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Federal tax credits Canadians should take advantage of but probably aren't

Medical expenses, disability tax credit among the most underutilized credits, one expert says

Canadian Tax Return - Do you have a refund or balance owing?
Tax professionals weigh in on the federal tax credits many Canadians don't take full advantage of. (RobMattingley via Getty Images)

It can be tricky to keep up with new income tax changes and tweaks that the federal government rolls out yearly, but there are also some tax credit mainstays that experts say many Canadians might be eligible for but still don't take full advantage of.

Ryan Knipfel, a senior financial planner with a specialization in tax and estate planning at Richardson Wealth, says sometimes it comes down to a lack of awareness that certain tax credits exist or uncertainty whether the credit applies because the definition is vague.


Other times, tax-filing software can auto-apply tax credits or a user might not be prompted on certain credits because of how they answered questions on the platform, he says.

"I think the main ones for the average person, both in terms of they may not know they exist, or they may not know when and how to claim them or what qualifies, I think medical expenses is definitely one," Knipfel said in an interview with Yahoo Finance Canada.

"I think of ones that have come in recently … things like the interest paid on your student loans, which generates a tax credit, or the homebuyers amount, which generates a tax credit, those are relatively new. … Unless you're regularly reading them or working with a professional, you might not know you qualify for these newer credits."

The medical expense credit can cover a variety of out-of-pocket costs such as prescriptions, eyeglasses, private healthcare premiums, dental visits and medical devices, Knipfel says.

The rules for claiming medical expenses are also very unique, he adds, because it's based on any 12-month period ending within the taxation year, rather than the calendar year itself, and can include amounts paid for dependents.

Tax credits reduce the amount of money owed to the Canada Revenue Agency. Most tax credits are non-refundable, meaning they can lower your tax liability but can't boost your tax refund or be used to create a refund.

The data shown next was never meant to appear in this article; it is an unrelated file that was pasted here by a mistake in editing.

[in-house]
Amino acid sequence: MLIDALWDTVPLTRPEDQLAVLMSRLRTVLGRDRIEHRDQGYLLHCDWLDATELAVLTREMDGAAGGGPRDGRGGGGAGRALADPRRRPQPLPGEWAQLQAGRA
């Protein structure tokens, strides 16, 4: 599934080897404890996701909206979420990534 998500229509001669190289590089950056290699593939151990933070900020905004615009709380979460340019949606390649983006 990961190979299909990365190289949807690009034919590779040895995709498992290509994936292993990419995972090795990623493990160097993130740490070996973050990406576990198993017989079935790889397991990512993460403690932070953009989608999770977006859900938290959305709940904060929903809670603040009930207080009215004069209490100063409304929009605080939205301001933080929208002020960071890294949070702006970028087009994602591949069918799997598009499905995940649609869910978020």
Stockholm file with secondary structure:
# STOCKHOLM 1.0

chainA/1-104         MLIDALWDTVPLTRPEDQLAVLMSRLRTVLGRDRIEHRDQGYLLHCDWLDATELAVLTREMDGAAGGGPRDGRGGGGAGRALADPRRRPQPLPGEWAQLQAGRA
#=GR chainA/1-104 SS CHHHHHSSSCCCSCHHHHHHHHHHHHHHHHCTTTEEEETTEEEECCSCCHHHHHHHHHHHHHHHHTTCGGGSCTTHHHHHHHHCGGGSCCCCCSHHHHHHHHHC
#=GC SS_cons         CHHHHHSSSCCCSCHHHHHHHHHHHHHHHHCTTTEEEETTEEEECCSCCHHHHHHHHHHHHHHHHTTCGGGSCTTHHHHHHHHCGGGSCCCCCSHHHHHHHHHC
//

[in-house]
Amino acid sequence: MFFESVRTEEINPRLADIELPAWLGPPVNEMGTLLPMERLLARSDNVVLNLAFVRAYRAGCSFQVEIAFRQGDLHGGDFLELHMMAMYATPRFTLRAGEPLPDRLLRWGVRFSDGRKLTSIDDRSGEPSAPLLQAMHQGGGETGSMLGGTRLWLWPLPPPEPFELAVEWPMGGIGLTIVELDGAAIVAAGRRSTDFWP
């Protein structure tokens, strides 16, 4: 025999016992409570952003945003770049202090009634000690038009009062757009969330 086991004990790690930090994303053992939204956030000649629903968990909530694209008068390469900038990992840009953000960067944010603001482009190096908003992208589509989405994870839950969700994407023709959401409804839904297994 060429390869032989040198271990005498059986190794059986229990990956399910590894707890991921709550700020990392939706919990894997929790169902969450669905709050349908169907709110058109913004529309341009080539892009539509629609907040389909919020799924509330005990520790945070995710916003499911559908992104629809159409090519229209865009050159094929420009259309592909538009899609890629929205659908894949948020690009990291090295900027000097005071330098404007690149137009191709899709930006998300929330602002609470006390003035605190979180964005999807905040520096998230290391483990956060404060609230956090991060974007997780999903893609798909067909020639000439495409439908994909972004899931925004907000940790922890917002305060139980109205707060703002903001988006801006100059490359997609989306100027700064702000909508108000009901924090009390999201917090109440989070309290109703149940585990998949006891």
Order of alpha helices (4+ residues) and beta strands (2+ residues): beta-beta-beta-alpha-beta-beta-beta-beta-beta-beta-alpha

For Canadians who are caring for a parent or who have renovated their home to improve accessibility for a qualifying individual, they should keep the caregiver tax credit and home accessibility expense tax credit in mind, according to Brian Quinlan, a partner at accounting firm Allay LLP.

Those who have purchased their first home can take advantage of the first-time home buyers tax credit, which was increased to $10,000 for the 2022 tax year and can provide a credit of up to $1,500, Quinlan says.

Other credits that Canadians often forget are available to them are the digital news subscription credit, an adoption tax credit, and for investors, the foreign tax credit, he adds.

"Tax withheld on foreign company dividends (say Apple Inc.) can be claimed as a credit against your Canadian tax liability, so you don't end up paying tax to two countries on the same income," Quinlan said.

With mental health front and centre as the country emerges from the pandemic, the disability tax credit is another underutilized benefit because many think it's mainly for physical disabilities, Knipfel says.

"They are expanding the criteria. It's not what type of disability, it's more how that disability affects specific aspects of your daily living," he said.

Don't forget about tax deductions

While tax credits lower the amount of tax owed, tax deductions reduce the income of an individual who is subject to tax.

An often-forgotten tax deduction, Quinlan says, is the work-from-home deduction that was introduced during the pandemic for those working remotely.

Canadians who are still working remotely can take advantage of the simplified rule for home office expenses and claim a deduction of up to $500 for 2022.

Separately, legal fees paid for getting a severance or to receive spousal or child support payments could also be tax-deductible, Quinlan says.

Michelle Zadikian is a senior reporter at Yahoo Finance Canada. Follow her on Twitter @m_zadikian.

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